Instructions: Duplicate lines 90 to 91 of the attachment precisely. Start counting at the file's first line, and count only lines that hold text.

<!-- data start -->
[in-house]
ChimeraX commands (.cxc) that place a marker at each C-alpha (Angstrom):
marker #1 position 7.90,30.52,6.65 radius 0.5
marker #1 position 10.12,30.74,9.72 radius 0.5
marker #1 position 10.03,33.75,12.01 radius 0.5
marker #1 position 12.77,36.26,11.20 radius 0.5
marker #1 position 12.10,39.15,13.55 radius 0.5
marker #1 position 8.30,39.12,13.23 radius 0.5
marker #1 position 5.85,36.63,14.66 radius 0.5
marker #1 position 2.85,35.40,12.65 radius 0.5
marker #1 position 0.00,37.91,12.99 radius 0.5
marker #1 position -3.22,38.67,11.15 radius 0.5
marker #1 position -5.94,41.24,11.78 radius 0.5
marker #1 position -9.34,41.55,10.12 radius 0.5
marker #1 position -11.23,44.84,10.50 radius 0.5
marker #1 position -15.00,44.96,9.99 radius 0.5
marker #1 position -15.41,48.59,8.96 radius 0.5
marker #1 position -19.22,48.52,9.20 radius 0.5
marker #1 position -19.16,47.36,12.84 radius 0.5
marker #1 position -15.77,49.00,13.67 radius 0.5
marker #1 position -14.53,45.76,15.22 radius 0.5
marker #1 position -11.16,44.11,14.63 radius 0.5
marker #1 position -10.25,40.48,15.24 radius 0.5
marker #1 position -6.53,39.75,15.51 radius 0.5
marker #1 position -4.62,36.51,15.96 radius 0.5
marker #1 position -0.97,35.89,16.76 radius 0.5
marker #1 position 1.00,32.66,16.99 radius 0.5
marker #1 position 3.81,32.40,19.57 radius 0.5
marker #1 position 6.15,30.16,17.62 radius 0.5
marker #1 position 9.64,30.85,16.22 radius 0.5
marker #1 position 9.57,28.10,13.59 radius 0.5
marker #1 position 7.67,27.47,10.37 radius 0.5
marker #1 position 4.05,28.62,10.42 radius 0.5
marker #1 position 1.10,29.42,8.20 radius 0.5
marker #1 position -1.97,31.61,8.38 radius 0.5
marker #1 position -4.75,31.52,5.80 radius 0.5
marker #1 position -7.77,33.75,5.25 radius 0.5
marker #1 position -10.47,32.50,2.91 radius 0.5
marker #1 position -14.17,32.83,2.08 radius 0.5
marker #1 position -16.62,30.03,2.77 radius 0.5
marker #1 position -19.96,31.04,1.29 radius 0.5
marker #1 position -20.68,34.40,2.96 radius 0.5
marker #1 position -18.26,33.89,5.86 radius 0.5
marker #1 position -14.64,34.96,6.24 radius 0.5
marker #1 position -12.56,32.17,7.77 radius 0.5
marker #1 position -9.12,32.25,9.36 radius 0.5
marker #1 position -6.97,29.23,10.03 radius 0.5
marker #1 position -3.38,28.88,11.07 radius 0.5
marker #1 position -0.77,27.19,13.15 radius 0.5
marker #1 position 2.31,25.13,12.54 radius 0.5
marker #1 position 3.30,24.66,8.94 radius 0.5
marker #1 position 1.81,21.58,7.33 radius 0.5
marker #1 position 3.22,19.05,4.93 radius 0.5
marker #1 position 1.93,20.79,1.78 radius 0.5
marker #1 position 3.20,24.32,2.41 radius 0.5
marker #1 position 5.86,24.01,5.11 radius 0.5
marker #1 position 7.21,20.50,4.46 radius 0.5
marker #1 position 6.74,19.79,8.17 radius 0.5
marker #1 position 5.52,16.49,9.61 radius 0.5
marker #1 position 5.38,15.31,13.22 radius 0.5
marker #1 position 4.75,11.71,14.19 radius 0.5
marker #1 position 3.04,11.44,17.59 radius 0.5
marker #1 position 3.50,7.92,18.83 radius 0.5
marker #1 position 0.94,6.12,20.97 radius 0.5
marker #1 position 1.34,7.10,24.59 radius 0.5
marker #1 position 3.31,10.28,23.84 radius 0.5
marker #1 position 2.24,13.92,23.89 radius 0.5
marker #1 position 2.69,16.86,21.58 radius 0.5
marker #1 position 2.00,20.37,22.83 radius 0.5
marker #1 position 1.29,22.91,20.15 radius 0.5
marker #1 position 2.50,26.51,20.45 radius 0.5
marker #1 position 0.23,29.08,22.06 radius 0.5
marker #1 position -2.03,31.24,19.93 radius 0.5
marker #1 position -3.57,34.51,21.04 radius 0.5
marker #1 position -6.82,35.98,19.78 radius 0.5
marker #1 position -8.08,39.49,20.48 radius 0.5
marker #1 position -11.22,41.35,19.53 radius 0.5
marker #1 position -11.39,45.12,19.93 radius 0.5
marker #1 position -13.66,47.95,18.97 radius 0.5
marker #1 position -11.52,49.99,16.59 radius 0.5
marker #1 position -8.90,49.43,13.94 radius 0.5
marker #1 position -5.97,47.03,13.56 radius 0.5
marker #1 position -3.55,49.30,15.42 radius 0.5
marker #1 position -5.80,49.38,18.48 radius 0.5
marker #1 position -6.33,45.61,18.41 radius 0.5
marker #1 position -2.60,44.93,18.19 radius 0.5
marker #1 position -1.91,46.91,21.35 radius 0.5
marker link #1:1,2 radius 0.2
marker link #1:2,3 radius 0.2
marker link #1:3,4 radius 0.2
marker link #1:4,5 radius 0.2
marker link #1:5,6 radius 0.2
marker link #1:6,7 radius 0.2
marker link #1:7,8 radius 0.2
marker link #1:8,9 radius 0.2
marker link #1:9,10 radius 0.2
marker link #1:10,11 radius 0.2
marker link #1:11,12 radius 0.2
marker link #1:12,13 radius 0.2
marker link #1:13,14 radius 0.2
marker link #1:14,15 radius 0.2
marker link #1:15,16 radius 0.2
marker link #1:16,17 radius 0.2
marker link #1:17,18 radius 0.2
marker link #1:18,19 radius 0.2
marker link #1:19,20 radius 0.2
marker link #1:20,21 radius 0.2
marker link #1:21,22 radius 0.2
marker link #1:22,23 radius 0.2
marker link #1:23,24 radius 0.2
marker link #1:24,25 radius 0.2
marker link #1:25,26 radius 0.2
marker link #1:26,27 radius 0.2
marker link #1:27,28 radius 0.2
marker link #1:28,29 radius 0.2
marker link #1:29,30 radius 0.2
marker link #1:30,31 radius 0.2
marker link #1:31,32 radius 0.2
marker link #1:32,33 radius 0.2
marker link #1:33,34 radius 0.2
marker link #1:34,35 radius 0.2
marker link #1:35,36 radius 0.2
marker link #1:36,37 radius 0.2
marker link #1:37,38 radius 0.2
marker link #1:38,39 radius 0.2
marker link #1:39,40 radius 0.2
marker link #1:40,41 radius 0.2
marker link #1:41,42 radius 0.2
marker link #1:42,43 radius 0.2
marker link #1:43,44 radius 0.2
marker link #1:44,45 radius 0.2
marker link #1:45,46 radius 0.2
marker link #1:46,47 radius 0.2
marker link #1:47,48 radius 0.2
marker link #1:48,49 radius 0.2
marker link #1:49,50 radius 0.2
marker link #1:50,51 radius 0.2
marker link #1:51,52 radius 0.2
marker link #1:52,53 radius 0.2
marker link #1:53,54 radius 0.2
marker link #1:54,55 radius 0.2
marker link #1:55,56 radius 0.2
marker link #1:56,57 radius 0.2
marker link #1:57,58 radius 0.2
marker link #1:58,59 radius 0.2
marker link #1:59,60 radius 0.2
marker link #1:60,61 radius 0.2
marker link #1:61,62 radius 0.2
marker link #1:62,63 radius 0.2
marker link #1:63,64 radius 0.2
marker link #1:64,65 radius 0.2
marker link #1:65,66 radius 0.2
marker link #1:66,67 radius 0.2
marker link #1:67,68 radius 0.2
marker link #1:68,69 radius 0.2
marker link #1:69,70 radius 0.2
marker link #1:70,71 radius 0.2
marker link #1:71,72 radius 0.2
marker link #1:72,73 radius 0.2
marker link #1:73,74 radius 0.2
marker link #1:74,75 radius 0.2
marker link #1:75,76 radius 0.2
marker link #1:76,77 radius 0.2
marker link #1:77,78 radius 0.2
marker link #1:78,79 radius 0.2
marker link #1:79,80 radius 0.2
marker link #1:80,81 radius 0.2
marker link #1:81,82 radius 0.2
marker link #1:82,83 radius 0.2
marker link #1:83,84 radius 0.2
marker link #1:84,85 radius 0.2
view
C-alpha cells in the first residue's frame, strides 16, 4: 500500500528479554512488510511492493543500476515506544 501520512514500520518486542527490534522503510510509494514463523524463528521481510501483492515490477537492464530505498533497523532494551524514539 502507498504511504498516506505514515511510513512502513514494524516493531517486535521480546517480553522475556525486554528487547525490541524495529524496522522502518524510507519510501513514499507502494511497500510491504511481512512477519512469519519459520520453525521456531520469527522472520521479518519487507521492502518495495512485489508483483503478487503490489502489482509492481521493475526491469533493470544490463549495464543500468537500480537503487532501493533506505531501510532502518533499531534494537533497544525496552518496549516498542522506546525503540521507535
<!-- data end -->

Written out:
marker link #1:3,4 radius 0.2
marker link #1:4,5 radius 0.2